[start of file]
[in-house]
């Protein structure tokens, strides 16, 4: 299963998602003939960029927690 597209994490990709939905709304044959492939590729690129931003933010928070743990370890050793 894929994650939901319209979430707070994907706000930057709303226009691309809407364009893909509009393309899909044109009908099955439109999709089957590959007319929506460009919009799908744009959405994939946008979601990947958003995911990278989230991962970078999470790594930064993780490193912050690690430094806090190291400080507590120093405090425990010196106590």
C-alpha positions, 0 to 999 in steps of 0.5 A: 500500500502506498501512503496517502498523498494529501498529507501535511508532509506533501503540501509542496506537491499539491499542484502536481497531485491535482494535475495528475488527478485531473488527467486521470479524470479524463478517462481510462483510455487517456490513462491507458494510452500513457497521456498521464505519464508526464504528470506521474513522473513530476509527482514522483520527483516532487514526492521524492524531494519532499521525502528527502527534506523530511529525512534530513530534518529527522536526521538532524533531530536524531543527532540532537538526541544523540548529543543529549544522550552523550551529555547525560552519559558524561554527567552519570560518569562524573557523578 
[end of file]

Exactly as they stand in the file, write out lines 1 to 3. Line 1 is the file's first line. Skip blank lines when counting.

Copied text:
[in-house]
């Protein structure tokens, strides 16, 4: 299963998602003939960029927690 597209994490990709939905709304044959492939590729690129931003933010928070743990370890050793 894929994650939901319209979430707070994907706000930057709303226009691309809407364009893909509009393309899909044109009908099955439109999709089957590959007319929506460009919009799908744009959405994939946008979601990947958003995911990278989230991962970078999470790594930064993780490193912050690690430094806090190291400080507590120093405090425990010196106590």
C-alpha positions, 0 to 999 in steps of 0.5 A: 500500500502506498501512503496517502498523498494529501498529507501535511508532509506533501503540501509542496506537491499539491499542484502536481497531485491535482494535475495528475488527478485531473488527467486521470479524470479524463478517462481510462483510455487517456490513462491507458494510452500513457497521456498521464505519464508526464504528470506521474513522473513530476509527482514522483520527483516532487514526492521524492524531494519532499521525502528527502527534506523530511529525512534530513530534518529527522536526521538532524533531530536524531543527532540532537538526541544523540548529543543529549544522550552523550551529555547525560552519559558524561554527567552519570560518569562524573557523578 